Saturday, January 06, 2007

Jet Set Jeff Encounters the Terra-Cotta Warriors

In my last post, I found myself in the ancient city of Xi'an, ready to encounter what lay ahead: the clay statue remains of the ancient Qin Dynasty warriors!

As a very short history lesson, the Qin Dynasty united China 2200 years ago, and set about standardizing the written language, measurements, culture, and so forth. They also ruled heavy-handedly, and enacted a large number of expensive, fanciful public works - the secret Terra Cotta Warrior burial chamber, searches for immortality magic, and the unification of many smaller walls into the Great Wall were a few of them. Ultimately the dynasty only lasted twenty years, and the Terra Cotta Warrior Site never was uncovered. It was forgotten to history until its discovery in the 1970s, by farmers digging a well - the actual site lies in the rural suburbs of Xi'an city.

Again I'll talk about Imperial Chinese historical sites in terms of quantity: while the statues were memorable, individually made with a great skill, what most impresses in the scope of the project - the statues just go on and on, there's thousands of them. The first (and by far the largest) dig is located inside what seems like an airplane hangar:

You can see that that it's not only soldiers. Terra-Cotta Horses were also buried, they were carrying chariots that have long since decayed.

Behind the horses can be made out the outline of clay sculptures, still being assembled. As solid as the sculptures seem in the above picture, all the terra cotta warriors had been smashed to bits. Thousands of years ago the statues had been originally housed in wooden structures, the roofs have long since collapsed.

Bringing the statues back together looks like an amazingly painstaking process, and even now the large majority of the site is unexcavated - not only that, but there are other nearby Terra-Cotta sites that haven't even been touched yet! It's such a large job, with new sites still being discovered, that I don't expect the work to be finished in my lifetime.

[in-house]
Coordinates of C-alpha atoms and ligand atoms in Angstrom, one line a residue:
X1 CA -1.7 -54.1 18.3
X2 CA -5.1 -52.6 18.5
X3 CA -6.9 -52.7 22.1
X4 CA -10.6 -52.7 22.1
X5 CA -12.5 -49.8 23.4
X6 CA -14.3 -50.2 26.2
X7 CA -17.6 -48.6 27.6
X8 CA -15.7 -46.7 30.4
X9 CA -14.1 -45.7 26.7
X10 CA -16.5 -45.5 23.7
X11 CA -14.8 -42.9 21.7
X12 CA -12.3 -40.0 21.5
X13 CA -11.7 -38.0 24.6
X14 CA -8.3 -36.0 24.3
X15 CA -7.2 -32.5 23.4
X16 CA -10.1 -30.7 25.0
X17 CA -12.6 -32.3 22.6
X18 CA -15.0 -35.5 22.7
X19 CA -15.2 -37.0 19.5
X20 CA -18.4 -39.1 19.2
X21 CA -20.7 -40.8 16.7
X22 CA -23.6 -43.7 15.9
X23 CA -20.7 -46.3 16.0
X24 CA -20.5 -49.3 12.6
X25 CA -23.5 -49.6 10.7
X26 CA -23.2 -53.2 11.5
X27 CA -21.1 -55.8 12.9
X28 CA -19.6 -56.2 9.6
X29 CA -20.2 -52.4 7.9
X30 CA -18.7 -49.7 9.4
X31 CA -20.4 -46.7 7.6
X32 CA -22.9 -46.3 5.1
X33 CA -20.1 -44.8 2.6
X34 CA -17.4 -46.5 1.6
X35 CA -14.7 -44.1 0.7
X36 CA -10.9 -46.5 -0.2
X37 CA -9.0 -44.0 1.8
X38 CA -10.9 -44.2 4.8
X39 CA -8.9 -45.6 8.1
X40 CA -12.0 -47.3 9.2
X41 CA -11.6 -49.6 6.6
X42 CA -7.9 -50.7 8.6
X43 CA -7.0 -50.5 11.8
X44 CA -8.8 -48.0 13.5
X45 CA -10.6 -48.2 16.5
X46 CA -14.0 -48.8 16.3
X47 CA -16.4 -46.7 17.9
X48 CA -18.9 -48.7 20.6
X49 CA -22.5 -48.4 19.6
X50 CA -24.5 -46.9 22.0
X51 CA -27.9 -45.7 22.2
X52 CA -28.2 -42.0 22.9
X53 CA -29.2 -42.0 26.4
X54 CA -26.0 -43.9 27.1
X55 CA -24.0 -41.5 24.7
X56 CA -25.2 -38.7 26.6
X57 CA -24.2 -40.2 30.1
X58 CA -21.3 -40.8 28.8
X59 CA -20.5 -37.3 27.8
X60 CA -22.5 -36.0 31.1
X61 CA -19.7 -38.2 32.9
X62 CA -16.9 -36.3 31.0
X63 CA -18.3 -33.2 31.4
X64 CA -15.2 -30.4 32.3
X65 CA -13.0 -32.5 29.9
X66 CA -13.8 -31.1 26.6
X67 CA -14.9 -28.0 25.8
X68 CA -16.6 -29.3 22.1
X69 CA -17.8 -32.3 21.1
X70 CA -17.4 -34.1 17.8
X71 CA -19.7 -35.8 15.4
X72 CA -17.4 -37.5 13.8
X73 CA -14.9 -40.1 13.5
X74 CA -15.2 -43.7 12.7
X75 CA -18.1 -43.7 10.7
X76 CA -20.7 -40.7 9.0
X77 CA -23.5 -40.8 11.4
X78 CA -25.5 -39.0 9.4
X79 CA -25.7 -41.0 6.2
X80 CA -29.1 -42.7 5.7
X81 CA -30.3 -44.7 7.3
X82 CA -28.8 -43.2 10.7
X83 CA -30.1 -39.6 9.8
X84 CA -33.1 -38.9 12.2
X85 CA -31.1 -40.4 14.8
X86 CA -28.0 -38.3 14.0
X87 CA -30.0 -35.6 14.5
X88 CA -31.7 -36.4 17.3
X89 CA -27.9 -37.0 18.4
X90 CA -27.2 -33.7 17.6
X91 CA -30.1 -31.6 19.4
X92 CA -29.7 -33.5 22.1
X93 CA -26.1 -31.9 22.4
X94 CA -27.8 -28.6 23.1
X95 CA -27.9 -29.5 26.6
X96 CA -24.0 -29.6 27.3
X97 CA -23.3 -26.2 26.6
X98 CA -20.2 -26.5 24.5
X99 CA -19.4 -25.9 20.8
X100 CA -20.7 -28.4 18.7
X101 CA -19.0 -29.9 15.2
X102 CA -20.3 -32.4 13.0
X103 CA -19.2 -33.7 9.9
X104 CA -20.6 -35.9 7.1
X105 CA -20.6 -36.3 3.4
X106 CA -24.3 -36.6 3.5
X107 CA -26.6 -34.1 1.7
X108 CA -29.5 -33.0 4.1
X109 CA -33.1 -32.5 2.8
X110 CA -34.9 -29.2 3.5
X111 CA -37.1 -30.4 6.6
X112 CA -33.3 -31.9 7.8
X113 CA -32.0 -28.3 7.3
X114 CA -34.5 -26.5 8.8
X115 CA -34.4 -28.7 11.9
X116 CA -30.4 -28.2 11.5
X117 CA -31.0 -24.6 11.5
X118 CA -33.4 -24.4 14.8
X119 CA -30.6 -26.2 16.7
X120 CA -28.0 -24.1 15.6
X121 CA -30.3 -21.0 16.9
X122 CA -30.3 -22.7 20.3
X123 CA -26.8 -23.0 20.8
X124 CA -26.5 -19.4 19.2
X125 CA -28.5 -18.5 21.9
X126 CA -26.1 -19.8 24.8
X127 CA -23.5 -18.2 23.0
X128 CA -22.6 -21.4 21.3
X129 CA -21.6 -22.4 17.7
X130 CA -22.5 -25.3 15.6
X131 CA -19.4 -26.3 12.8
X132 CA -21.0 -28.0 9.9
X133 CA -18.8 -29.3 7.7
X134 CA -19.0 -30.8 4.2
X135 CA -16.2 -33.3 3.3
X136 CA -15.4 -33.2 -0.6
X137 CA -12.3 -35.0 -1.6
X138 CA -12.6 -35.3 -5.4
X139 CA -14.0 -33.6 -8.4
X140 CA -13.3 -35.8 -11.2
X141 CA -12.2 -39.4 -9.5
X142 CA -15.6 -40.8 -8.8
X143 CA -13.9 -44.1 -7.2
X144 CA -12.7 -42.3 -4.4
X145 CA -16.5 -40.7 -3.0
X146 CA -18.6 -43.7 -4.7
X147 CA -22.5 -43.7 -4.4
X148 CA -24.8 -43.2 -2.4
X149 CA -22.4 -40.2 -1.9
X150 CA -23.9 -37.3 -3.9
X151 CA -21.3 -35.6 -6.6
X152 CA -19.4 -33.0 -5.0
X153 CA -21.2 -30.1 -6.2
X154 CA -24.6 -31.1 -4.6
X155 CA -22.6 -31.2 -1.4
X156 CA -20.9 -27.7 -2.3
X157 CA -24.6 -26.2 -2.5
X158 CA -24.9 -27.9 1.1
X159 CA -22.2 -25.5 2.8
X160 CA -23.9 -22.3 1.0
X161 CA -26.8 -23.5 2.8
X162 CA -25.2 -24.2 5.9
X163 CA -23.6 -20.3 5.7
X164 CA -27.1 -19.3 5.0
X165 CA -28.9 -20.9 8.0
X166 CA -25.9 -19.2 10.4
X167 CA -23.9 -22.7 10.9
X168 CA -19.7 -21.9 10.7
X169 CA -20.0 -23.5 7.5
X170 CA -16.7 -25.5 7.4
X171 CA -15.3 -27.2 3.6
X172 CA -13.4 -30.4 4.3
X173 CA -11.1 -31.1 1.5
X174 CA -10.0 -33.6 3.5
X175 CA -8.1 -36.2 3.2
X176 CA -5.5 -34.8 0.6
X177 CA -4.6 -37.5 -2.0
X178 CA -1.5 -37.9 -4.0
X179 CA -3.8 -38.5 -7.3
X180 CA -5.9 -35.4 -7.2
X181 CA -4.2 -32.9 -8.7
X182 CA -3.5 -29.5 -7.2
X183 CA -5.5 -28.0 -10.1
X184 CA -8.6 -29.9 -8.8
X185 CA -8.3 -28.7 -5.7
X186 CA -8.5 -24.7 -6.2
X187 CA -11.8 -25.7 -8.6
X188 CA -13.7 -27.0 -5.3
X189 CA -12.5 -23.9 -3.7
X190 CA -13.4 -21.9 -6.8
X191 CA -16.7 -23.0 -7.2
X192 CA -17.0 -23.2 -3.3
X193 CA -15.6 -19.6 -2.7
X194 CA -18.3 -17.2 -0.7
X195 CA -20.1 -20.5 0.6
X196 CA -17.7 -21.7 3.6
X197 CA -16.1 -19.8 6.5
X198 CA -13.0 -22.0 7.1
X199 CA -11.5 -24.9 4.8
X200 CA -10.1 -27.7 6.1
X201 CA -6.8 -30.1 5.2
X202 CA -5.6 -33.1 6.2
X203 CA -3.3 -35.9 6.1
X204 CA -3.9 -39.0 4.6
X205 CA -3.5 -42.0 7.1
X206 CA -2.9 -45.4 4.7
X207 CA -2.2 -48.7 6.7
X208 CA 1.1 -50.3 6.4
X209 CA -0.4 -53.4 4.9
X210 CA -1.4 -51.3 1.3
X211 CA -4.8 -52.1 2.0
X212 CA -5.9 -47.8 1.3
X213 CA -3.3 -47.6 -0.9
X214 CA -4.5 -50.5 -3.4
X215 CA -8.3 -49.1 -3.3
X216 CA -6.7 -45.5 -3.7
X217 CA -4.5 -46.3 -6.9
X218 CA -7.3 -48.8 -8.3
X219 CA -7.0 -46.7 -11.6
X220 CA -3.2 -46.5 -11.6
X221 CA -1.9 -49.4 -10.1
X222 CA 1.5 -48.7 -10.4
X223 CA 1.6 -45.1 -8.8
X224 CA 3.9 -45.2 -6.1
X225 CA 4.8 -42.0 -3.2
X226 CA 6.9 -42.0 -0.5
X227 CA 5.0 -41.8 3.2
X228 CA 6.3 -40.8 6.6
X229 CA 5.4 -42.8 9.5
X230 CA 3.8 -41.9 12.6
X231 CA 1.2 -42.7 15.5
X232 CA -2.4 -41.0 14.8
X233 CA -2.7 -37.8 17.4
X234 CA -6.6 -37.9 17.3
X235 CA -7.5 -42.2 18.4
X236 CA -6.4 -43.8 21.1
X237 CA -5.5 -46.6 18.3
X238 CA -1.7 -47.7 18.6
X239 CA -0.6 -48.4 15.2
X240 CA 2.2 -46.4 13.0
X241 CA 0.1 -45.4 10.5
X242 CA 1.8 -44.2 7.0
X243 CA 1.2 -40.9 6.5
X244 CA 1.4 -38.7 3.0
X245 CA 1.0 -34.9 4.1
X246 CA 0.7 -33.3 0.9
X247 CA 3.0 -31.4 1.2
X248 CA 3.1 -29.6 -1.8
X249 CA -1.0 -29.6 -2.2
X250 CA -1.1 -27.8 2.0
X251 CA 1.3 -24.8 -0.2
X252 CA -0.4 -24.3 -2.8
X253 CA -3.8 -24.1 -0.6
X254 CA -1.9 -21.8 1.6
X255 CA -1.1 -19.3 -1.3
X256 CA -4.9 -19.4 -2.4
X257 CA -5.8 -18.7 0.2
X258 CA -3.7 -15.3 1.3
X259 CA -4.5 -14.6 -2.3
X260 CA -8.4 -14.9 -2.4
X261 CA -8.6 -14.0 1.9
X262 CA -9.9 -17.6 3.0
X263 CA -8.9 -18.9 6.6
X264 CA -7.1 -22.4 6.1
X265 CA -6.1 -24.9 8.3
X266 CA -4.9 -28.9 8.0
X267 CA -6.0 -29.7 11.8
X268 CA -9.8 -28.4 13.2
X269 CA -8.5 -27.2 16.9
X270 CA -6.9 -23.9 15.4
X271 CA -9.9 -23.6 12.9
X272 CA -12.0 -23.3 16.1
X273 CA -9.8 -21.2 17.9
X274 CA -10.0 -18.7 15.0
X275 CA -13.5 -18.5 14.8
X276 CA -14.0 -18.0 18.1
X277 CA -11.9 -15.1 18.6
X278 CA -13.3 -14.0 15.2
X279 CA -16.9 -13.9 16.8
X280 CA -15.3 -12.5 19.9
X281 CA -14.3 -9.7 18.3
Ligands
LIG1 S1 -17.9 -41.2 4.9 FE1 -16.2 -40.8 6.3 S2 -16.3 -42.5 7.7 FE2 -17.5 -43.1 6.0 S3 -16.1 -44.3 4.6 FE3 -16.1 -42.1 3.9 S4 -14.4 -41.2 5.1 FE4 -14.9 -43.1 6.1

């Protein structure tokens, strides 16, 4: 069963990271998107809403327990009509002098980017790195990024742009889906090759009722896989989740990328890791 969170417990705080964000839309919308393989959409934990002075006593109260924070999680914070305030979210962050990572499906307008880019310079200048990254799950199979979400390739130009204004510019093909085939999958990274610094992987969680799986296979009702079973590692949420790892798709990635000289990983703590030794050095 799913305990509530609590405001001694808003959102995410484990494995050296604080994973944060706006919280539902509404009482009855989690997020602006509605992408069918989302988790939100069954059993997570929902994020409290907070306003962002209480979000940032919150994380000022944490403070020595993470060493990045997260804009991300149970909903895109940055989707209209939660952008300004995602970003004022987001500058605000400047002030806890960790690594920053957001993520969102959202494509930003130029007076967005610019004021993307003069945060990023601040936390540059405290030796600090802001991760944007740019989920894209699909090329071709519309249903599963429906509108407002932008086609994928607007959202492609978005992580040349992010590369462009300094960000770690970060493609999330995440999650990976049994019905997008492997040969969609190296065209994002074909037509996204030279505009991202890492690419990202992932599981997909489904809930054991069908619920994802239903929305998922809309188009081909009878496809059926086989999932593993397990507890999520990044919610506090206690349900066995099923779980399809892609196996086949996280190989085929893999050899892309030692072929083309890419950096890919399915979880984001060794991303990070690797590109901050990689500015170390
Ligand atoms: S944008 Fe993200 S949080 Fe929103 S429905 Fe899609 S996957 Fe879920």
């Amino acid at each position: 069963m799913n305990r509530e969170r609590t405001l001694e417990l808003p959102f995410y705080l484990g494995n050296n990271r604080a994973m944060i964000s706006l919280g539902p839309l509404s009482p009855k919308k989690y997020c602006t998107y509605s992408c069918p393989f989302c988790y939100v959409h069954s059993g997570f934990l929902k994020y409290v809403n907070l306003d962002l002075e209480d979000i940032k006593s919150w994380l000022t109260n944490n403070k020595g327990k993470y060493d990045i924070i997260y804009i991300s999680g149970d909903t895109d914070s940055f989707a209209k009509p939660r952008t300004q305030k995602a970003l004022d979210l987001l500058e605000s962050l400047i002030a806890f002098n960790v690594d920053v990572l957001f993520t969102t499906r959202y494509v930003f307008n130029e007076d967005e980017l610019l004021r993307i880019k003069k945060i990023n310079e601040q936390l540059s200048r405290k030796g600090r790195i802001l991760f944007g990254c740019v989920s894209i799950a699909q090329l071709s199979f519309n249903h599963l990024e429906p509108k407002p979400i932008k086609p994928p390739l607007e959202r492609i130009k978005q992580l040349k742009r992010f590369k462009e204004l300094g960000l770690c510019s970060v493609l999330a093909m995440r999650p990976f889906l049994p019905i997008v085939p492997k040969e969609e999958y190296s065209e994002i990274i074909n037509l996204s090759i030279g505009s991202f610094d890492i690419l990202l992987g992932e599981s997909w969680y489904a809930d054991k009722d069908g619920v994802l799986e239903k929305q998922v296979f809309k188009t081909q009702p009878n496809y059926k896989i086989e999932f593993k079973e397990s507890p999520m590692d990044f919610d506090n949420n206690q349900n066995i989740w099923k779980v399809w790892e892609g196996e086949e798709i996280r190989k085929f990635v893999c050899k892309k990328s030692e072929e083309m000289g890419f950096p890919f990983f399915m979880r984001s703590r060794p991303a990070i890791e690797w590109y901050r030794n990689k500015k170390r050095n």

Once outside the excavation sites, there's a huge industry of hawkers aggressively pushing small-scale Terra-Cotta Warriors, latching on parasitically, starting with high-ball prices and quickly dropping to prices so ridiculously cheap you almost wanted to get them as a whim. You can see them ahead...waiting...

Also! On the walk to the parking lot, there was a ridiculously lengthy procession of newly constructed one and two story buildings. They looked very plain, something like an office park or an off-market shopping center. They were all empty, except for people with tables out front, selling fruit and silly tourist junk. As the walk went on and on, it felt eerie, like walking through a ghost city. I'm not sure how they expect to full so many buildings in such a remote area, I imagine they hope future tourists will stay entirely in this complex, not even bothering with the trip to Xi'an proper.

I also visited another excavation site, Banpo Neolithic Village. It's ancient, nearly six thousand years old, and naturally there's a lot less to see: a few clay pieces, burial sites, foundations of houses, etc. To my inexpert eye there seems to be some connection to a more modern China, but how they fit in exactly is unclear. As with the Terra-Cotta Warriors site, the excavation is still in process, they're less than half finished.

Finally, I had a quick look at Xi'an Shaanxi History Museum, where Shaanxi is the name of the Prefecture. I don't have much to say, other than that there were many interesting items:

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